Siding Spring Observatory is of world importance scientifically, and regional importance economically. In 2016, there was a review of the Orana Regional Environmental Plan in response to continued growth and new development in the region of the observatory, such as mines and other extractive industries, transport terminals and 24-hour operations that have potential to impact on the dark sky through light pollution.

The Orana Regional Environmental Plan No 1 – Siding Spring sought to preserve optimal astrological observing conditions for the operation of the Observatory at Siding Spring by managing light pollution associated with development within the regional local government areas of Warrumbungle, Coonamble and Gilgandra and Dubbo and development of regional and state significance in the Dark Sky Region, which includes land within 200km of the Observatory.

One of the key objectives of the review was to develop clear policy that was both easy to understand for the community and planning industry and was well integrated with the existing development assessment practices of Councils. We understood that for the updated policy to be effectively implemented at the local level, the community needed to be educated on the impacts of light pollution and the associated benefits of good lighting.

The Dark Sky Planning Guideline was developed in collaboration with the Australian Astronomical society to provide information around the management of light pollution in the Orana region. Development of the Guideline brought an additional opportunity for the Department to actively promote and increase awareness of the impacts of light pollution throughout communities across the State, utilising social media, videos, including the Dark Sky Video Series and other digital platforms. One of the key community engagement initiatives established and currently being implemented is an education package for NSW schools, prepared in collaboration with Dubbo School of Distance Education (NSW Department of Education).

The delivery method chosen for the education package is project-based learning (PBL), with an associated competition to incentivise schools to engage in the program. The package consists of teaching materials, an animated video, an online interactive quiz and other ancillary communications. Industry mentors are engaged in the project as volunteers, assigned to each school. The mentors participate in two sessions with the students, providing valuable interaction to support PBL.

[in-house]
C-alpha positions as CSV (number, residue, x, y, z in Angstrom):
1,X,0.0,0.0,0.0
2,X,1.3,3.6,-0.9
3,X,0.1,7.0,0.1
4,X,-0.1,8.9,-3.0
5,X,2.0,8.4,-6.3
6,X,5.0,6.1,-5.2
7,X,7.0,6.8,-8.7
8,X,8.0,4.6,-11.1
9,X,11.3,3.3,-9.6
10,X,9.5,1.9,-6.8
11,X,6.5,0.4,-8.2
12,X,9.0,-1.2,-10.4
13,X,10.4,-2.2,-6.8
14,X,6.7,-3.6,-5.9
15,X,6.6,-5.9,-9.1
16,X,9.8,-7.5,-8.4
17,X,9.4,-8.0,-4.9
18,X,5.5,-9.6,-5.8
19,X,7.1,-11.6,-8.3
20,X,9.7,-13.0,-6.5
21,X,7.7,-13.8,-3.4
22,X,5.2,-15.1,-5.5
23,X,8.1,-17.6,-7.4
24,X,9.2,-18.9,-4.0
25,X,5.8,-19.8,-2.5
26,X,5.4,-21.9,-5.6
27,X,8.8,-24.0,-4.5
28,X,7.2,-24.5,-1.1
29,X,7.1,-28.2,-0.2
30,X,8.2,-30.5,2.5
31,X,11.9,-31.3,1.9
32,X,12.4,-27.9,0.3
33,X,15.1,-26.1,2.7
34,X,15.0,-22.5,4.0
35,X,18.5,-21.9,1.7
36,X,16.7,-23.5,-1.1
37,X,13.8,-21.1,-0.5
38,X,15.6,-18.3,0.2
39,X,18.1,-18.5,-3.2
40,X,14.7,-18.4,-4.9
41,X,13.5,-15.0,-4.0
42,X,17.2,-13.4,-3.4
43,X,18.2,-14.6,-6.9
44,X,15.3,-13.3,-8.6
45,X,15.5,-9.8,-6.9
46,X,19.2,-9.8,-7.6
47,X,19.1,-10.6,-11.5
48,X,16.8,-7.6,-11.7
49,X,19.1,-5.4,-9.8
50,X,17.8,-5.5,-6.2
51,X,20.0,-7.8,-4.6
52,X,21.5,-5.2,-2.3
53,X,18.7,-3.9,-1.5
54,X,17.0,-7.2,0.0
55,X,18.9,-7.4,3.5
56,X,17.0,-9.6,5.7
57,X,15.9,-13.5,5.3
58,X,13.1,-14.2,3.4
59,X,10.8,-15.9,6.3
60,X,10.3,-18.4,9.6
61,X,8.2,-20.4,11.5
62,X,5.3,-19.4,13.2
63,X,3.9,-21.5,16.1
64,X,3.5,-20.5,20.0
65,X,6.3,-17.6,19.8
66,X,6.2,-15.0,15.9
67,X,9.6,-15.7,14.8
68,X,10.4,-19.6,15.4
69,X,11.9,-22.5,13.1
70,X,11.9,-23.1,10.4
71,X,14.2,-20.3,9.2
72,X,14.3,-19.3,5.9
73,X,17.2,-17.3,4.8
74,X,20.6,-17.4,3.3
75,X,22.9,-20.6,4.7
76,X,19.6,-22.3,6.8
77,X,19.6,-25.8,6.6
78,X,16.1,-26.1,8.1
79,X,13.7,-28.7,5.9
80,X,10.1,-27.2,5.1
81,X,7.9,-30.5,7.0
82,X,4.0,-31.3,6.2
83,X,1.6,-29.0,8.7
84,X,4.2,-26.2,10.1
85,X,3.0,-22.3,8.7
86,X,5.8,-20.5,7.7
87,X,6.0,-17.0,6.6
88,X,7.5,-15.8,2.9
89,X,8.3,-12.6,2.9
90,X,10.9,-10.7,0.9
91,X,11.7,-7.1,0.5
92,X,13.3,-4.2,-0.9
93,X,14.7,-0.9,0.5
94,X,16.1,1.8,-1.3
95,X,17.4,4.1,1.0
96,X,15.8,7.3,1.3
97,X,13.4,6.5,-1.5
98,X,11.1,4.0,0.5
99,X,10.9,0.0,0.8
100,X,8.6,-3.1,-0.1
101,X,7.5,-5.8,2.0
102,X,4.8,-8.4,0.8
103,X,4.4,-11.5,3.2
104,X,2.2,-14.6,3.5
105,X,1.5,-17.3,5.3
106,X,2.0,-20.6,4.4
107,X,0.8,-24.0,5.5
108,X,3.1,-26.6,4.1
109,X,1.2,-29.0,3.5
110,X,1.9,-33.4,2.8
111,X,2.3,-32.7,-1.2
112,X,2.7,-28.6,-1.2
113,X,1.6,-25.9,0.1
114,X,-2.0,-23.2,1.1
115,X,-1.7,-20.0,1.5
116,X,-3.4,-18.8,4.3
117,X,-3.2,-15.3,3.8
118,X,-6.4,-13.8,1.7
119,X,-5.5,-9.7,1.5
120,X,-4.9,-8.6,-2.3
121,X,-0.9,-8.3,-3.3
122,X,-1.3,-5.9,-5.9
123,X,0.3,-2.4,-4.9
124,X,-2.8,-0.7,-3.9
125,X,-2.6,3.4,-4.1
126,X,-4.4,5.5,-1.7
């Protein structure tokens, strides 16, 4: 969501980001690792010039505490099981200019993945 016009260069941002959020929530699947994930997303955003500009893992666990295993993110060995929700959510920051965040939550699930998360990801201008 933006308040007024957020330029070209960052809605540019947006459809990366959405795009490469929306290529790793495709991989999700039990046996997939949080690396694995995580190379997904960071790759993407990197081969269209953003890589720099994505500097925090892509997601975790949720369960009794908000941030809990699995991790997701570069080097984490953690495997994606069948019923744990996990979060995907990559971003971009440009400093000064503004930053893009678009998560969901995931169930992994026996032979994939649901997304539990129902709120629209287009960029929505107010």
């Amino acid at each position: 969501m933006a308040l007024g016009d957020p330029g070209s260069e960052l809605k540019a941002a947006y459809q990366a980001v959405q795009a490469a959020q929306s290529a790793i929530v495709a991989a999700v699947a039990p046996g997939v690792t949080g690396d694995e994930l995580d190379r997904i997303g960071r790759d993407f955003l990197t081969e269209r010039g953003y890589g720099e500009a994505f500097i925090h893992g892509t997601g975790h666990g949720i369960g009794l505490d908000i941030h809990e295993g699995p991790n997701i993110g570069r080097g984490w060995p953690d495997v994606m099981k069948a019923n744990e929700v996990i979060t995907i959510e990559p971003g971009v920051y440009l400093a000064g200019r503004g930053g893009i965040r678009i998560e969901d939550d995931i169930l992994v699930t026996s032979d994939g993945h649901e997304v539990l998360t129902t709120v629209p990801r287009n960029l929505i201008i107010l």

Social media statistics:

  • The Department reached more than 34,000 people with a social media campaign that ran for 2 weeks. Primary school teachers were targeted, as well as those interested in astronomy.
  • The campaign objective was not only met but exceeded – there was a significant increase in web traffic to the page and overly positive engagement on the ads.
  • This was the most positively received social campaign in recent memory for the Department, as well as one of the most highly engaged in all of 2018.


Organic tweet statistics:

  • Impressions: 7,701 (Dec avg. = 2.4k)
  • Video views: 1,528
  • Total engagements: 199
  • Retweets: 26
  • Likes: 42
  • Engagement rate: 2.6% (Dec avg. = 0.7%)
  • Top organic tweet of December


Competition statistics:

  • 50 schools around NSW have signed up to be part of the unit, involving approximately 4,500 individual students. This does not include any school within NSW or Australia that has downloaded the program to teach. Following some withdrawals 37 schools will participate equalling 100 stage 3 classes.
  • 39 Expert Mentors have committed to being involved. The greatest interest to become a mentor was in response to a LinkedIn request from one of the organising teachers.
  • The Head of the International Dark-Sky Association in Ireland inquired about the unit and arrangements have been made for the association to reproduce Dark Sky Education material.


Expert Mentors back grounds:

  • Universities: University of Technology Sydney, University of Sydney, The Australia National University Canberra, Macquarie University, Swinburne University of Technology, Pune University (India)
  • Government Departments: NSW Department of Planning and the Environment, CSIRO
  • Industry Professionals: Engineers, Group Manager Regional and Executive at Spinifex Recruiting, Head of International Programs BOP IndustriesWestern Australian Local and State Government looking at implementing the guidelines


Other Government Agencies and Organisations utilising the Dark Sky Guidelines:

  • Mid-Murray Landcare South Australia
  • Commonwealth Department of the Environment and Energy, integrated with policy development for threatened and migratory marine species and potentially will inform development of Light Pollution Guidelines for Marine Turtles, Seabirds and Migratory Shorebirds.
  • Western Australian Local and State Government looking at implementing the guidelines


The Dark Sky education package is currently being delivered in NSW and we are looking forward to exploring.

  • The benefits of an interagency approach to engaging with our communities.
  • The importance of using real life issues to connect students with authentic learning experiences, giving them the mindset and skills to make a difference.
  • The efficient use of social media.
  • The use of a variety of technology platforms to facilitate engagement.
  • The significance of problem solving and developing a growth mindset amongst those involved.


This is a fantastic example of how industry partnership can positively benefit both the organisation involved and students. Watch this space for updates on the project….

Join the discussion

Your email address will not be published. Required fields are marked *